Hearing loss is the third most common chronic health condition that older adults experience in the U.S. Impaired hearing results in a reduced ability to hear and process sound which is a major way we understand and navigate daily life.
Hearing loss has a range of symptoms that strain communication: tinnitus (a buzzing or ringing like noise in one or both ears), sounds are slurred or muffled, difficulty identifying specific words, struggling to hear high or low frequency sounds, unable to hear well in environments with background noise etc. These symptoms can be mild to severe and make it challenging to engage in and follow a conversation.
Fortunately, there are useful ways that hearing loss is treated. The most common treatment is hearing aids which are electronic devices designed to collect, amplify, and process sound. This significantly increases hearing ability, strengthening communication and enhancing relationships.
It can take time and practice to adjust to new ways of hearing which can be overwhelming at first. But through establishing your hearing needs and exploring ways to meet those needs, you will discover the strategies that best work for you! There are numerous tips that you can practice to help facilitate effective communication, this includes:
1. Face the Speaker
Having complete visibility of the speaker (and them of you) allows you to also read nonverbal cues. Nonverbal communication – facial expressions, body movements, hand gestures – help provide context during a conversation. This is especially important for people with hearing loss because it is another way to follow and understand what is being communicated. So, before a conversation starts, be sure to face the speaker, maintain a comfortable distance, and make eye contact.
2. Avoid Multitasking
It is crucial to be fully present during a conversation so that you are able to pick up all the information you can. This means you should avoid multitasking – texting, eating, driving, cleaning, being on the internet etc. For people with hearing loss, it takes more energy and effort to hear and process sound. Multitasking distracts from focusing on the conversation and being available to absorb everything. The priority should be given to following the conversation so that your auditory system can focus on processing just that.
3. Eliminate Background Noise
Background noise is another element that can distract from the conversation. It provides more noise for your brain to process which can lead to information overload and feel draining. You want to try and not create competing sounds for your brain to make sense of. Sometimes this may be difficult if you are in social settings like restaurants, bars, parties etc. But when you can, eliminate background noise but powering off any sound (music, television), avoid talking over household appliances (dishwasher, vacuum, blender etc.), rolling up the windows if you are in a car etc.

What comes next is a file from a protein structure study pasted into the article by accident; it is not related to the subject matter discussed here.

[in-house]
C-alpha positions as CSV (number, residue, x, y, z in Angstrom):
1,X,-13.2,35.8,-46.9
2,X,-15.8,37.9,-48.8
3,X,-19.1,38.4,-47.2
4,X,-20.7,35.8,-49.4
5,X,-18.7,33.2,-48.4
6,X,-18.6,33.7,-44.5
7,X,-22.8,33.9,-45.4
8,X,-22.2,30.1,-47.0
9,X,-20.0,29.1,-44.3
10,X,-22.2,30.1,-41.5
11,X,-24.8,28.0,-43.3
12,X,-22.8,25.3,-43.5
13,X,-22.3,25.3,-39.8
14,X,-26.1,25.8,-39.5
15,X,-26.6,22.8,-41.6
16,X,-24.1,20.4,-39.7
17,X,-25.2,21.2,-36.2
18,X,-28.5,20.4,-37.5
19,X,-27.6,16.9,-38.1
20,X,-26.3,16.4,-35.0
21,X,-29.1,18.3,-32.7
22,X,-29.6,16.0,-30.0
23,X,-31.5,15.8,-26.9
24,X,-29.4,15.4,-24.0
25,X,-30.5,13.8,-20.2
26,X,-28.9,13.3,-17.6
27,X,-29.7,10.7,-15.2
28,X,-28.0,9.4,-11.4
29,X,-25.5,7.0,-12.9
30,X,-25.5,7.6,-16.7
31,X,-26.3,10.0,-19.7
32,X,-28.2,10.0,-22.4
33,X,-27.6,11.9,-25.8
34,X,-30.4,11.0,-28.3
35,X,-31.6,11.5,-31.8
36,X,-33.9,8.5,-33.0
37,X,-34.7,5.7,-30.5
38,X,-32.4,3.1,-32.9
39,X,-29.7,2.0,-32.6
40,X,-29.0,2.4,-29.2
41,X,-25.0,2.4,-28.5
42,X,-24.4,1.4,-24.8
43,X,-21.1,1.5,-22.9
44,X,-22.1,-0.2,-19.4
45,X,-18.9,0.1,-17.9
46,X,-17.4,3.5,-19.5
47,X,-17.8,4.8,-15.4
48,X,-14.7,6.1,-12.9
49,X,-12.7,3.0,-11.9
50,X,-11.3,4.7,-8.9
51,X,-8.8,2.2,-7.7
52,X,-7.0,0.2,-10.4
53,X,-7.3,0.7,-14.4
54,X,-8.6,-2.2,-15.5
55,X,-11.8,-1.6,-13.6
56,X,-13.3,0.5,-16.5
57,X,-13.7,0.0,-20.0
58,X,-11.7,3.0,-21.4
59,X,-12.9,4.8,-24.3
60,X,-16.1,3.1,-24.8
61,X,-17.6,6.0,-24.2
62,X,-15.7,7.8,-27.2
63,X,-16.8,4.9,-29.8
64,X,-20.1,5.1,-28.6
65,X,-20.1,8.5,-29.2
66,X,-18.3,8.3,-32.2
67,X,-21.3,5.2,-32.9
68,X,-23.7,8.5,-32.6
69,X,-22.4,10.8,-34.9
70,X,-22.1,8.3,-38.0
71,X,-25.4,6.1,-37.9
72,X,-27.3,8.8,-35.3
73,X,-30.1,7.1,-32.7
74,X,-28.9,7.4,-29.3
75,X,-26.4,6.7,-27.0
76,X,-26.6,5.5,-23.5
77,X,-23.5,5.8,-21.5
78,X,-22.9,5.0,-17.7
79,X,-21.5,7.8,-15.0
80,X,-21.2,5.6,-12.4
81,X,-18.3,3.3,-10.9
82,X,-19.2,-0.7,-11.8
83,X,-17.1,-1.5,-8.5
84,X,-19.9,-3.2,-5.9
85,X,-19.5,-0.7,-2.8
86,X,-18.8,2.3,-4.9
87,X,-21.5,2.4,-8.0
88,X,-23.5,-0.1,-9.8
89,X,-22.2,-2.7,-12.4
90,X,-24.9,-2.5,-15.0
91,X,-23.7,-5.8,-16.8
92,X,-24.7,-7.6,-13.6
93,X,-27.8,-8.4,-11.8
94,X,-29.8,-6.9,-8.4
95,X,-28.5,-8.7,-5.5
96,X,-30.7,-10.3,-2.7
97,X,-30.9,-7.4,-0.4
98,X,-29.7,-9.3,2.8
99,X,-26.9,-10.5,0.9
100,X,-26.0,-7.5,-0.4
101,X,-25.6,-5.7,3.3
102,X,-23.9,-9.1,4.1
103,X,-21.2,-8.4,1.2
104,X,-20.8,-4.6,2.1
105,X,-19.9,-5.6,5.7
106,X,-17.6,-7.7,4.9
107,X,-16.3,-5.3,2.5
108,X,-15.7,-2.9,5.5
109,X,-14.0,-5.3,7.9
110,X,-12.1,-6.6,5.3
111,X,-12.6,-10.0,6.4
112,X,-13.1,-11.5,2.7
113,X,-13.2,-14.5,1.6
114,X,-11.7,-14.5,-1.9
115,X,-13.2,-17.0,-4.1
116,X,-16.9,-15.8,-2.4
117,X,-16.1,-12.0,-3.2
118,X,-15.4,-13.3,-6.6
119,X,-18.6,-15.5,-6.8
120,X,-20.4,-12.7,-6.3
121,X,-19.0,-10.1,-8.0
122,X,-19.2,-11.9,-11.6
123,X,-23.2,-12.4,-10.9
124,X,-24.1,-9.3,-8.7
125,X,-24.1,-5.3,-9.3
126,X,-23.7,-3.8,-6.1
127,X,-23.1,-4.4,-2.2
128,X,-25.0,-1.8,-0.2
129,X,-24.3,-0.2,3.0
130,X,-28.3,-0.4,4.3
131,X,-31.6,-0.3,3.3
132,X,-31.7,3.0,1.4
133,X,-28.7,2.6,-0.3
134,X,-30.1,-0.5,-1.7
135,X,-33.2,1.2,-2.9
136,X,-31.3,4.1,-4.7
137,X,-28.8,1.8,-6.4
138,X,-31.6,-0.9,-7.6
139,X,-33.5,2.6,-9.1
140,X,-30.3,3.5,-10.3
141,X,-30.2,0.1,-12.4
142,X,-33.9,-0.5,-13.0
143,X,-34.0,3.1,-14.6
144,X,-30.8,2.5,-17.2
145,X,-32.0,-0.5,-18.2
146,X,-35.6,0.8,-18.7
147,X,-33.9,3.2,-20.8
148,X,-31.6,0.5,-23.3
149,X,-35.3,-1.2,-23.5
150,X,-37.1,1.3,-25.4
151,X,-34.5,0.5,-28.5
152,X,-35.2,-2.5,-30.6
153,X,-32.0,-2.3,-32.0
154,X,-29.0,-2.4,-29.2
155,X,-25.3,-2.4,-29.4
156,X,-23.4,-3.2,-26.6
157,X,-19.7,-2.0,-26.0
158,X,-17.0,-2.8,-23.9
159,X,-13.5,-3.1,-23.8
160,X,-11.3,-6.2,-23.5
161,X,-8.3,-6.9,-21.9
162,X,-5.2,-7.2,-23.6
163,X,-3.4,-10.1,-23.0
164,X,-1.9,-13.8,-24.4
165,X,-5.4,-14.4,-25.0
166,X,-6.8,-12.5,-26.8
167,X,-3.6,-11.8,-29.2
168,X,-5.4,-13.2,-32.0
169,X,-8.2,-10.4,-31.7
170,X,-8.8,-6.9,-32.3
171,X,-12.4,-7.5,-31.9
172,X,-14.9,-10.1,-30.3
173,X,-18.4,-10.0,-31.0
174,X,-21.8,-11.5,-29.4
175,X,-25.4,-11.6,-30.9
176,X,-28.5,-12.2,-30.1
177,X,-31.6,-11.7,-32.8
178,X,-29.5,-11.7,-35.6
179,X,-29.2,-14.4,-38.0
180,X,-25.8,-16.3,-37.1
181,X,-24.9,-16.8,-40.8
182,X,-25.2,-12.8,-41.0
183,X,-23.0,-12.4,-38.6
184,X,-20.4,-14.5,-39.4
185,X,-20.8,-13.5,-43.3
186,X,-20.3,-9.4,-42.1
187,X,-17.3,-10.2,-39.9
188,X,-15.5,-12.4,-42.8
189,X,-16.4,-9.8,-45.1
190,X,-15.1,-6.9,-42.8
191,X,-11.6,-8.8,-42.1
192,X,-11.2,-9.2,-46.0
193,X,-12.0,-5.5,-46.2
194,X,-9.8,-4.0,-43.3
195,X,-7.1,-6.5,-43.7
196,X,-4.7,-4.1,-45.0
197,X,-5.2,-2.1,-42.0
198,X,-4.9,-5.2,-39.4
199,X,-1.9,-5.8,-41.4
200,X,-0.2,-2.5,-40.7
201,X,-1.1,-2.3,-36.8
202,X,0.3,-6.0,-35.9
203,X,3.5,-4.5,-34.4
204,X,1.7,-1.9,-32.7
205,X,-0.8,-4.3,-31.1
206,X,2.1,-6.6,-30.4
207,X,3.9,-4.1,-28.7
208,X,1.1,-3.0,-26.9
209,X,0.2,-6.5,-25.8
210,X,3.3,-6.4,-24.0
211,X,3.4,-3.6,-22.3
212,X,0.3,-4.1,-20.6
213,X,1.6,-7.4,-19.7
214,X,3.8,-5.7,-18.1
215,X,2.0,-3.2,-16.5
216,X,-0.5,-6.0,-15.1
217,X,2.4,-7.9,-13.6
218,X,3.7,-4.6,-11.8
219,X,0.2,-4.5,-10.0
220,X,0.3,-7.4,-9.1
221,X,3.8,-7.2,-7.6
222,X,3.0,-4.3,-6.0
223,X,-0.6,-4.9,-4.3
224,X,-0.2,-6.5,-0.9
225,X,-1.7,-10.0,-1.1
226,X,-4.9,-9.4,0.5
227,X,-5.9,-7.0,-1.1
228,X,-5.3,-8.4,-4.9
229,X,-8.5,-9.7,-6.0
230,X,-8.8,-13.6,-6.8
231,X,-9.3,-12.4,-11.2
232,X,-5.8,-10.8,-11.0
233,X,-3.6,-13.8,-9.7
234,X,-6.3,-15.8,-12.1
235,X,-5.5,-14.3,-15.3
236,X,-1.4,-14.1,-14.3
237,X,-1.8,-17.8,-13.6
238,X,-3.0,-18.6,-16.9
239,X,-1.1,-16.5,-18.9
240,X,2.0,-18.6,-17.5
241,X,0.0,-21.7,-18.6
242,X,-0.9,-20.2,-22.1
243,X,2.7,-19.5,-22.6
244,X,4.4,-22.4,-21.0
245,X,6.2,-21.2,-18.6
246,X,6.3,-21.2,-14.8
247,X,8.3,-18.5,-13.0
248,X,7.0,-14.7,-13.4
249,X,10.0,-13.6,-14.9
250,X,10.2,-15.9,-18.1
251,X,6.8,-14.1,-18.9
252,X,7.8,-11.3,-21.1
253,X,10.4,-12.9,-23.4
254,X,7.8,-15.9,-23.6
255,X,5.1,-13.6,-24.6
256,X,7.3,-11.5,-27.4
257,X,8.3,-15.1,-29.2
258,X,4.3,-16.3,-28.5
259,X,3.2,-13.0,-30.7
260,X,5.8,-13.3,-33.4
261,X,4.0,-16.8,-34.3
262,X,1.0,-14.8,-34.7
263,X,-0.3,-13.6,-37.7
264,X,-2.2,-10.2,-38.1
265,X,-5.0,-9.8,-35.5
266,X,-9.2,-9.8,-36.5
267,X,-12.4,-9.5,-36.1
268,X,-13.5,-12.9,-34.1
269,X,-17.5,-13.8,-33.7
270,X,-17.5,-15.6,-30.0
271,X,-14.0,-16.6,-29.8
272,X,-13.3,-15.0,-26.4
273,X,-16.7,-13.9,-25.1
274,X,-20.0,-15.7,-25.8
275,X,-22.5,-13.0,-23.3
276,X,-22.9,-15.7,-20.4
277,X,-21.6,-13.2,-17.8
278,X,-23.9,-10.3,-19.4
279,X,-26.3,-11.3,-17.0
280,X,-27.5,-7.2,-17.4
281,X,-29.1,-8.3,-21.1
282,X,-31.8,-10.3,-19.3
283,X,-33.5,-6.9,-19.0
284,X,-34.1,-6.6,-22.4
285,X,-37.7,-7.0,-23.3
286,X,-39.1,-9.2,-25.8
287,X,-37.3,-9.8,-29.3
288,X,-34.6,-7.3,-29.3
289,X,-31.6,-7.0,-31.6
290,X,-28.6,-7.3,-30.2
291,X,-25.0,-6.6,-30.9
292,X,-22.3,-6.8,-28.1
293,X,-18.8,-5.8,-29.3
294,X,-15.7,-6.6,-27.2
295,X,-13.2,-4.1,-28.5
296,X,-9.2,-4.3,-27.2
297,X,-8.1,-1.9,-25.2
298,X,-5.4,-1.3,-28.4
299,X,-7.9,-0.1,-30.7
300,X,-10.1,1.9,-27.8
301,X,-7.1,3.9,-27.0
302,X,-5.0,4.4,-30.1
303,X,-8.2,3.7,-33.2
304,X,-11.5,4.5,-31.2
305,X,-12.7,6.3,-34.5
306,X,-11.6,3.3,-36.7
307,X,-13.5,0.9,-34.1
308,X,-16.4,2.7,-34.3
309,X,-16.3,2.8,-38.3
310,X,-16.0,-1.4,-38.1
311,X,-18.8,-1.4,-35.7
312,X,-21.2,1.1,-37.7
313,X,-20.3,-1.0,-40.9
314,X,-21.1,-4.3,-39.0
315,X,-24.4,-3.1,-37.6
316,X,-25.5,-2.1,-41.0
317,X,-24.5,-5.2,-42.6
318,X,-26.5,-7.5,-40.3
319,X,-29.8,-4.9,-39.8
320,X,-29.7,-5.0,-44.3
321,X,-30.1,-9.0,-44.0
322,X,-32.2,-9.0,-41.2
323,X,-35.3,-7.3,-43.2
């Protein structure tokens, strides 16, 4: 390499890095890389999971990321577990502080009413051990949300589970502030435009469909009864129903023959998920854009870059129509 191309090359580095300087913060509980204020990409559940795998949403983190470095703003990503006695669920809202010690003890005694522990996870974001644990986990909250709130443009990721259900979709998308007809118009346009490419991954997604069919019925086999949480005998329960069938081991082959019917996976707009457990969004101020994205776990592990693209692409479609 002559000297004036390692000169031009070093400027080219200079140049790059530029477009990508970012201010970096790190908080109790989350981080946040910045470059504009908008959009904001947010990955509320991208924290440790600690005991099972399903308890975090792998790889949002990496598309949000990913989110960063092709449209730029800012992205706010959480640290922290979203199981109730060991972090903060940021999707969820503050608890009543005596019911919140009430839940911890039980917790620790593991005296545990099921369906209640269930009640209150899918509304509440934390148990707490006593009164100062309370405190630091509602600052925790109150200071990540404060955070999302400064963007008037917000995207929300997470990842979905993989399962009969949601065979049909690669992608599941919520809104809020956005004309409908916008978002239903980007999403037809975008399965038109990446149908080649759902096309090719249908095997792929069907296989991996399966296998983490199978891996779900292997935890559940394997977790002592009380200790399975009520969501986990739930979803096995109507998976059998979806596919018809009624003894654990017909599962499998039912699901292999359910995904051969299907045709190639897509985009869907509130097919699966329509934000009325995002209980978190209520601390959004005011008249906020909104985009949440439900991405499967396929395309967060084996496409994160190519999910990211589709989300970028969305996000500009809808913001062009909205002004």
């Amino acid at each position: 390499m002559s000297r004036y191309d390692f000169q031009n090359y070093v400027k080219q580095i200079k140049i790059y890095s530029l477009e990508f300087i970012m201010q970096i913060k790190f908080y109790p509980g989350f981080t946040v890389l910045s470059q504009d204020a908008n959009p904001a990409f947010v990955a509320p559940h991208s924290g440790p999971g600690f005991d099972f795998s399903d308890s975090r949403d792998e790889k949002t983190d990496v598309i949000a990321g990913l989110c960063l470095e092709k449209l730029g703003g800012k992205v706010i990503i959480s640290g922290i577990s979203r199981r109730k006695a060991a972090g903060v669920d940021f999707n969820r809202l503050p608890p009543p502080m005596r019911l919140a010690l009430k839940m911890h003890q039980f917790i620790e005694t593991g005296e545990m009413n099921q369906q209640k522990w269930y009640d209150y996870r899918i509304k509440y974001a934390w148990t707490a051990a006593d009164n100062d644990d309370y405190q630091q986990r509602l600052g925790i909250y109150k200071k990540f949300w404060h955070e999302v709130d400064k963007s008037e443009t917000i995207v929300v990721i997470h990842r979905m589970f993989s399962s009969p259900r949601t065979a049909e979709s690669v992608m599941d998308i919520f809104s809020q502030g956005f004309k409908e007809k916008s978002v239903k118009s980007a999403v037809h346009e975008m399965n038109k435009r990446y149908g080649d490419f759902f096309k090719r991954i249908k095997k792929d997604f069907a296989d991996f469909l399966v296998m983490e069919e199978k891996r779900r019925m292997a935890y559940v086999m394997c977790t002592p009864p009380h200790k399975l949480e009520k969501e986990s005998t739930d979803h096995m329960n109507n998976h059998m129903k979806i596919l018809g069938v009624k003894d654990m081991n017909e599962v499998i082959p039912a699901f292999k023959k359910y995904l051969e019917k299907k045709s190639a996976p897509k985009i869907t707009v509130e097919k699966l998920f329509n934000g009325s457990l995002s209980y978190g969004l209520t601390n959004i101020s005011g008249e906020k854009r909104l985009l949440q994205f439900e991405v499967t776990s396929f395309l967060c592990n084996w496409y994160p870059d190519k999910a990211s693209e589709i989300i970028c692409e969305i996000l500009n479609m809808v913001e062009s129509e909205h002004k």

4. Rephrase Challenging Sentences
Everyone’s hearing loss is different. Some people struggle with specific sounds or frequencies which can make hearing and processing certain words more challenging than others. A helpful way to address this is by asking others to rephrase that specific sentence rather than repeat (using the exact same words). Rephasing is a useful strategy that opens up more ways to understand what is being communicated.
5. Share Strategies with Others
One of the most helpful tips is communicating your hearing needs with the people you are engaging with. This allows you to share specific strategies that maximize your hearing and understanding during conversations. It is important to remember that effective communication involves all people participating in the conversation so sharing your hearing needs allows others to provide support. This also prevents you from overextending yourself in trying to hear, reduces communication and confusion, and makes conversations easier to have. Sharing your hearing loss also can make you and others more comfortable to check-in throughout a conversation to ensure that everyone is understanding and following along!
In addition to these strategies, remember to be patient with yourself and others. It takes experimenting and practice to become comfortable. Allow yourself the room to learn and try new things out. Also remember that communication is an exchange, meaning that it is everyone’s responsibility to make sure to engage effectively and with care!